Get the latest news via:



The debate rumbles on: should the official library agencies be quite so accepting of endless cuts? It reached flashpoint recently with reports of a conference appearance by Taskforce CEO Kathy Settle.

The most pithy was in PRIVATE EYE (issue no 1448):

‘LIBRARIES Taskforce chief executive Kathy Settle made the mind-boggling claim at a recent local government conference that public libraries are currently flourishing: “While people focus on libraries that have closed, there aren’t that many of those – and there are hundreds that have been opened or renovated,” she insisted. “That message doesn’t always get out.”

‘Minutes of the last Taskforce meeting, just 16 days earlier, record that Settle was present while the Taskforce discussed complaints about the lost libraries in Lancashire, Swindon, Southampton, Barnet, Bedfordshire and Darlington. Maybe she was confused by the fact that in the minutes of a three-hour meeting, covered by more than 4,500 words, “closures” were not mentioned once, instead referred to obliquely as “ongoing changes by library authorities”.’

I didn’t say that!

We asked Kathy Settle for the facts. Here’s her reply.

Recent articles in Private Eye and the Bookseller referred to a report by UKAuthority on a conference that I spoke at in late June 2017. As quotes were used without the full context I provided and, in a few cases, quotes were attributed to me when the remarks were actually made by others, I wanted to provide more details here.

The conference was Connected Local Government Live – one of many where we seek opportunities to share the important messages from our strategy document, Libraries Deliver: Ambition, with key decision makers in local councils and with partners.

The benefits of speaking at events like this was recognised by library commentator Leon in his recent blog post where he recognised that attending such events was ‘effective advocacy to those with considerable influence over the running of libraries’.

My presentation started with context about library usage, moved on to an overview of the ideas set out in our strategy, and concluded with good practice examples of what library services are doing across the country.

The question and answer session afterwards was wide ranging, including some discussion on income generation ideas. This led to a member of the audience (not me, as described in the article) mentioning that their library service was receiving funds from their local council as it recognised that the library provided public toilets which were open to all. I commented that this wasn’t something I’d heard of before, but it was certainly an interesting idea!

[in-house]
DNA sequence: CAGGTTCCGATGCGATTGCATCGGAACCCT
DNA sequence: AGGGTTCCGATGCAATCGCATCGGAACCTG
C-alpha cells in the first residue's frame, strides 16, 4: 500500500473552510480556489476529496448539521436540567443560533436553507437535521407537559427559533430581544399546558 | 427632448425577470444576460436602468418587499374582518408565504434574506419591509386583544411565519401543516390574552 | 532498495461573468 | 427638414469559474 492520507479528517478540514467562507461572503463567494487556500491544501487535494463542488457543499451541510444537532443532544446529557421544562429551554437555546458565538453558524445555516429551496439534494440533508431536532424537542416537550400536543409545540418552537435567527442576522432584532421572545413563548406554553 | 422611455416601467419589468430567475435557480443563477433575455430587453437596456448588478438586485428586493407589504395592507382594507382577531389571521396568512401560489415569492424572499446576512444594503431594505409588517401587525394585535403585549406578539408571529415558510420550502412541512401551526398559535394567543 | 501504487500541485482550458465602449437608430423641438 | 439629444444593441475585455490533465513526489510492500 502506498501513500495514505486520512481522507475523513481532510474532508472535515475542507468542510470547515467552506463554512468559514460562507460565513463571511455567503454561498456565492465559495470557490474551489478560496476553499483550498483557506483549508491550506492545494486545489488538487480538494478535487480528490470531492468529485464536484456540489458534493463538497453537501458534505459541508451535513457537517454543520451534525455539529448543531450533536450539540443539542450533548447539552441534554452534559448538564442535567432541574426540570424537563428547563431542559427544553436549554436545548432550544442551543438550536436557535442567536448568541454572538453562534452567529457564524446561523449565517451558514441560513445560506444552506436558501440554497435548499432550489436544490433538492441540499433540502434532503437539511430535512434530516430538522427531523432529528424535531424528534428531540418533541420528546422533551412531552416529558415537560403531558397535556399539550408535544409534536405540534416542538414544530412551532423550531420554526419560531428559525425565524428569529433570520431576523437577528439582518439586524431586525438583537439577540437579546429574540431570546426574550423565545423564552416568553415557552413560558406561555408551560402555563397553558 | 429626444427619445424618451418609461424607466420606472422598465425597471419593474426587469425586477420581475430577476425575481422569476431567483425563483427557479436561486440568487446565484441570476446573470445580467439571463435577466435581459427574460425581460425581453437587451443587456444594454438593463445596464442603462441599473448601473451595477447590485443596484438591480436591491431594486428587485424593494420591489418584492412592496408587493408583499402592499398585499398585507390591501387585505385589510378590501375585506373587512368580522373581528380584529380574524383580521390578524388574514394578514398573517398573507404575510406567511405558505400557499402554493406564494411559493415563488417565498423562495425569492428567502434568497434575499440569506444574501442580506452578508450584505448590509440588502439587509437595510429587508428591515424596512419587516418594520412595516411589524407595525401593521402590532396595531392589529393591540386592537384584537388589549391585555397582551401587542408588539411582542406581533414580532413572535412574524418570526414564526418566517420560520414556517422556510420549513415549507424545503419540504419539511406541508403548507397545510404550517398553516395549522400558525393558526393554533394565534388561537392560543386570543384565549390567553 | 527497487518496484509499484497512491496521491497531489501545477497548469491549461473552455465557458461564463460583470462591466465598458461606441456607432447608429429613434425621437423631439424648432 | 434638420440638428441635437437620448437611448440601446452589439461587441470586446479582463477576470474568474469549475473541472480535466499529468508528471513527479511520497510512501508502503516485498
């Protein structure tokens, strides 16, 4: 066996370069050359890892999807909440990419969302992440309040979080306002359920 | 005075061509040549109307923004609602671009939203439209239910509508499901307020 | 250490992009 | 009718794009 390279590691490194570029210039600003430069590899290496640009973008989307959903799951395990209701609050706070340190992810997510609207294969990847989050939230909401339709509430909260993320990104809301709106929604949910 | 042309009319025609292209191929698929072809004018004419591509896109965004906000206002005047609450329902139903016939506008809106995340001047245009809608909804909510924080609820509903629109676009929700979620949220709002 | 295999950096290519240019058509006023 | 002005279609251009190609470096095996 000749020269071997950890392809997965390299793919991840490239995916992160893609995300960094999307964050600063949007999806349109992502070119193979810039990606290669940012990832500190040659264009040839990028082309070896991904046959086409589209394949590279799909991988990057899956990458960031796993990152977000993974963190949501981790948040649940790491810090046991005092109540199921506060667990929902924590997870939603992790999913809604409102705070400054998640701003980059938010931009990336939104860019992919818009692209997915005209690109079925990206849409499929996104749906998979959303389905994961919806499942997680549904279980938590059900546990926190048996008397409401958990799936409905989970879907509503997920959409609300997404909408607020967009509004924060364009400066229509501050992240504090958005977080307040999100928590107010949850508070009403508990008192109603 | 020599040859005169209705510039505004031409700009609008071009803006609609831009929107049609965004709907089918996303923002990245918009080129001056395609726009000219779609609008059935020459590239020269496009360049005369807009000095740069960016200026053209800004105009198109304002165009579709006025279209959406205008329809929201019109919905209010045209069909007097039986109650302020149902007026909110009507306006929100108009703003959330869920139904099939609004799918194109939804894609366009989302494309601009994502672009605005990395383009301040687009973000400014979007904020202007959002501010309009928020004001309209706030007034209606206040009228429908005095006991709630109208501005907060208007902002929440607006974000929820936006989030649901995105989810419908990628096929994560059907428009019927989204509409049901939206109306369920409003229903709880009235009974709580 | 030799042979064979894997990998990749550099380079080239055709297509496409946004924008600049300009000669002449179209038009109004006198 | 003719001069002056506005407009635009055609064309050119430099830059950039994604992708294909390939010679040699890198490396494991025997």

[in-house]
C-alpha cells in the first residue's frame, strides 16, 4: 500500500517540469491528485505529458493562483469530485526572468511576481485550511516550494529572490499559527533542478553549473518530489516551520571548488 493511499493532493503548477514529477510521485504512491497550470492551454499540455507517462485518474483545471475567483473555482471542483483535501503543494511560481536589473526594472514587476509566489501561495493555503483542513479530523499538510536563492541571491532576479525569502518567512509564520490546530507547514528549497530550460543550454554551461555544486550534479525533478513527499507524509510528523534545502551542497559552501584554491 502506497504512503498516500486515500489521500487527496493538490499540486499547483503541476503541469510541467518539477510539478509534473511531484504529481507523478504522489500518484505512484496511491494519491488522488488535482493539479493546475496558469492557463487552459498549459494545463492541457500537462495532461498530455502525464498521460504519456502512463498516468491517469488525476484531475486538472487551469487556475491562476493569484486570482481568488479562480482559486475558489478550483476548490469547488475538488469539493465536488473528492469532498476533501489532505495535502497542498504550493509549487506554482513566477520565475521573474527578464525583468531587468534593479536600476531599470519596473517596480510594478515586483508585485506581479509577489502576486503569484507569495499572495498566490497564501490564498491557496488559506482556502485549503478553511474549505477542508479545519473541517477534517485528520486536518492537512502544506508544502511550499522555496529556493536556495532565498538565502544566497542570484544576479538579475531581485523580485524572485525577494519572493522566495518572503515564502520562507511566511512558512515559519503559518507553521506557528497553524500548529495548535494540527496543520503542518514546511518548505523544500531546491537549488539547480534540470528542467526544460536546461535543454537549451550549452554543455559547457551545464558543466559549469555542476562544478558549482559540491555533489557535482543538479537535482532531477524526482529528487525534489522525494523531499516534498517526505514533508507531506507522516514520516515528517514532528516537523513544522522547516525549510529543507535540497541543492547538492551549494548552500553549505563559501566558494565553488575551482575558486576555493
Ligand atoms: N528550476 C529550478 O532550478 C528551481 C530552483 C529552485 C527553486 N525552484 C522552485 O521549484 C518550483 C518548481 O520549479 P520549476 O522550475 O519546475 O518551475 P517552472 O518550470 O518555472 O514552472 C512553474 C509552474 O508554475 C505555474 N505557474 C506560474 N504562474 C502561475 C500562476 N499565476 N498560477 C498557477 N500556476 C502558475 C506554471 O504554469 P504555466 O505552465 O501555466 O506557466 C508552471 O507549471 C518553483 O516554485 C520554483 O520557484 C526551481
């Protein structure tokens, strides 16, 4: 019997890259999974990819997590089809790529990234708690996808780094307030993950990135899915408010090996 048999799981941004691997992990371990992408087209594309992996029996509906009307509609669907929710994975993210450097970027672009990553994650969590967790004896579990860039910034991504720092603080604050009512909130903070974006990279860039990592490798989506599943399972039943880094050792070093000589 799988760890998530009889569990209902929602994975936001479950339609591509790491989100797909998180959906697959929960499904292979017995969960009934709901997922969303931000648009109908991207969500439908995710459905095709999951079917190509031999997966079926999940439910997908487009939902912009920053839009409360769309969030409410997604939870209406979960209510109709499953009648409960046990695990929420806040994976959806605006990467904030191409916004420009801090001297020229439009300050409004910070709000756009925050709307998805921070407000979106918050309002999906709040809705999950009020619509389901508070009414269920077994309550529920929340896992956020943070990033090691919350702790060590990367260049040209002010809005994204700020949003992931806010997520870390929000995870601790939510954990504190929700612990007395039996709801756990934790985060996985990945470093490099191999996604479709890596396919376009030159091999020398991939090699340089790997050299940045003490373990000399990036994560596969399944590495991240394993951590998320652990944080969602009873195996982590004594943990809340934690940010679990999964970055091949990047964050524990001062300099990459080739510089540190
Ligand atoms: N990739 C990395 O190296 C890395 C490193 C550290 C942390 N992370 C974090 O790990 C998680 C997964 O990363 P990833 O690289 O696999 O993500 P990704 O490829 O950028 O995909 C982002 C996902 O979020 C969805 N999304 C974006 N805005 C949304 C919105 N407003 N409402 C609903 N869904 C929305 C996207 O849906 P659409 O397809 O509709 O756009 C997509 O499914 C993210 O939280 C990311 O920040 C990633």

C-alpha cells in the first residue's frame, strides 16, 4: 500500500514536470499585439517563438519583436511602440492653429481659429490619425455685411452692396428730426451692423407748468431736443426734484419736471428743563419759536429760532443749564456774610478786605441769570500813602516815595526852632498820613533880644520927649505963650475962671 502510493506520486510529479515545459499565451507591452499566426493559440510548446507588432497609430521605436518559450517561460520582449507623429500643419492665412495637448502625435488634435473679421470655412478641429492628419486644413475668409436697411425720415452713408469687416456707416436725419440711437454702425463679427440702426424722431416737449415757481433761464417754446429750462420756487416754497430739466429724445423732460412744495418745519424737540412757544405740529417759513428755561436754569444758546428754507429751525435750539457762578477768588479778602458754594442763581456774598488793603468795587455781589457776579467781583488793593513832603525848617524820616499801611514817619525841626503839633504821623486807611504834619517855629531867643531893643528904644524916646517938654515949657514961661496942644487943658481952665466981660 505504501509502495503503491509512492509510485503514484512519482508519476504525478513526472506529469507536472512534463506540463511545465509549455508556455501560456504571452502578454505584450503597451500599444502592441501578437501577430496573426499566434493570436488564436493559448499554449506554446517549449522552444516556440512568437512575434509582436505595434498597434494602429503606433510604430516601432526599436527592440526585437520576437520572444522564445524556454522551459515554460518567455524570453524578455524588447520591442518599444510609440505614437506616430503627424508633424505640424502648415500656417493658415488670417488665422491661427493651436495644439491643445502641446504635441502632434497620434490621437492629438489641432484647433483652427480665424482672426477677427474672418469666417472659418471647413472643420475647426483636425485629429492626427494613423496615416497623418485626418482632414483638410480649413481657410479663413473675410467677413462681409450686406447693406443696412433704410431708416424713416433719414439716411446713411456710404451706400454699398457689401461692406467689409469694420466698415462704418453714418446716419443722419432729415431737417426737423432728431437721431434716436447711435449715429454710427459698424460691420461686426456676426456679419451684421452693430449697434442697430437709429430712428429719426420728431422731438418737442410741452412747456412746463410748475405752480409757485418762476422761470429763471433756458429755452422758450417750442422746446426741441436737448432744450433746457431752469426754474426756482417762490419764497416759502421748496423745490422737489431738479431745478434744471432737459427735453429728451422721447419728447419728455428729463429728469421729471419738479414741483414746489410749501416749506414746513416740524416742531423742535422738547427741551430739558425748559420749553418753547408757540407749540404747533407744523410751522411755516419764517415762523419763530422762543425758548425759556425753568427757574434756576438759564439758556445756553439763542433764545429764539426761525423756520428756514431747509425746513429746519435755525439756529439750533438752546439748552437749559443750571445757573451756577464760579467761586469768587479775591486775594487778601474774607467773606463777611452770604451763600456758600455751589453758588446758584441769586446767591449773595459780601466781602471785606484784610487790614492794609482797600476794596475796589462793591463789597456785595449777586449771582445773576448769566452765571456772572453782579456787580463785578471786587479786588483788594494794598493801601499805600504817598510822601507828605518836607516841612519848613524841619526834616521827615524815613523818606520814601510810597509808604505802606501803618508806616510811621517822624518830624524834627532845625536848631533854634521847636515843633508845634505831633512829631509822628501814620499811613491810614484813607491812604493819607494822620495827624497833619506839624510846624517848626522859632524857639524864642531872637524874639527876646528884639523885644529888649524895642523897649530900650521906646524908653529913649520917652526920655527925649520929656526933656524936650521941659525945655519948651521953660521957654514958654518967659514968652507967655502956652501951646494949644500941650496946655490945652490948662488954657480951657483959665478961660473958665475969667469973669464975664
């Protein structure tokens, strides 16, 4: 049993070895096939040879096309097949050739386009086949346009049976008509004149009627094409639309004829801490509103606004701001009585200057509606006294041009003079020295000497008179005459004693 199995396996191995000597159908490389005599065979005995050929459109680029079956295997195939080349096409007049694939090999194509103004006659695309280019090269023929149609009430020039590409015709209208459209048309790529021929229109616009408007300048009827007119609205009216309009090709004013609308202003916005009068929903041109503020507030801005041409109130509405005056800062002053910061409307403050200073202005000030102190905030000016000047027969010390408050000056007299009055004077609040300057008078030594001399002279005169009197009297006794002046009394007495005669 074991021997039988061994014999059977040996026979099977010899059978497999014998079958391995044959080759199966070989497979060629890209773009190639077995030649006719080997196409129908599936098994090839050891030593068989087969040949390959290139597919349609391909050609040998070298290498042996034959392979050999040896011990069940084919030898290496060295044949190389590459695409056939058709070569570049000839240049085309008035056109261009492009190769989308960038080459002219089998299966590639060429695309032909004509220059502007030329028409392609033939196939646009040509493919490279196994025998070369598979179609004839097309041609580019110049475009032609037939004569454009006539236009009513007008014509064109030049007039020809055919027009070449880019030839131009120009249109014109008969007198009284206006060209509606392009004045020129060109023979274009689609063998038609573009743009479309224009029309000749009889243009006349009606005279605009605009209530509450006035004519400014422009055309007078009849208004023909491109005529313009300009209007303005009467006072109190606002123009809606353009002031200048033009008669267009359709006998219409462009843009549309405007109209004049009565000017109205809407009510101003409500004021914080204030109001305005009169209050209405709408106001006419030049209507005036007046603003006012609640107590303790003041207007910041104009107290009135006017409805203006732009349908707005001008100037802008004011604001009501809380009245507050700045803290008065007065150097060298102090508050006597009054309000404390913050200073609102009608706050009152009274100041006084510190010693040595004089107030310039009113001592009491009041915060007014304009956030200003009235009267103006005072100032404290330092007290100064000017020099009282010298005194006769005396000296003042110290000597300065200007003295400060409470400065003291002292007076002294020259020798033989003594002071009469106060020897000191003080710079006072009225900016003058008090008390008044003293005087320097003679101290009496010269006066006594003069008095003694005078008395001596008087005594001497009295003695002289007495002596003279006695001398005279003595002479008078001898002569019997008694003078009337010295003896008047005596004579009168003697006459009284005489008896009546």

The article reported that I’d said ‘such [income generating] initiatives “can sound unpalatable”’. This was an acknowledgement of some people’s views that they don’t think libraries should have to undertake income generation activities and are concerned this might detract from the library service’s ability to deliver its ‘core purposes’.

I can fully appreciate these concerns. It is right that all such opportunities need to be carefully considered, ensuring they are relevant and appropriate to the particular library, their local circumstances and community needs, and will generate sufficient profit to make them worthwhile.

However, these opportunities can lead to benefits to users (for example, widening the range of activities and facilities available) and to library services (for example, bringing in new members, broadening the range of local community organisations they work with, as well as providing a source of income) so are worth exploring.

The role of the Taskforce is to raise awareness of opportunities, in particular those ideas which have been proven to work for some – whilst recognising that they may not work for all. This was why we focused on this topic in some of our recent Masterclasses.

The discussion also led on to the pros and cons of co-location and, ideally – to maximise benefits for users and efficiencies – integration with other services.

This included JobCentres and police services, where apparently it was said that ‘police services are already paying £30,000–40,000 a year for library front desks...’ This may well be true, but it wasn’t something I said.

I did mention the new ‘hot desking’ Commuter Hubs established in some libraries with the Ministry of Justice, where I ‘also warned that those seeking to use space in this way should prepare for...“pushback” from the local community’.

Initiatives like this can be subject to criticism, often due to very reasonable concerns about how the reuse of space might impact on users and the library services they can access. The MoJ Commuter Hubs have, however, been located in back office areas that were previously under-utilised. They have not taken space from the public areas in the library, showing that changes like this can be made without such detriment if planned carefully.

The UK Authority article concluded: ‘The overall message was that libraries are flourishing’ and quoted me as saying: ‘While people focus on libraries that have closed, there aren’t that many of those – and there are hundreds that have been opened or renovated. That message doesn’t always get out.’

Commentators leapt on the phrase about libraries flourishing and commented that I was living in some alternative reality.

What the article failed to mention was that one of the first slides in my presentation, based on the CIPFA figures, showed the decrease in library visits and book issues (and increase in website visits) over the last 10 years.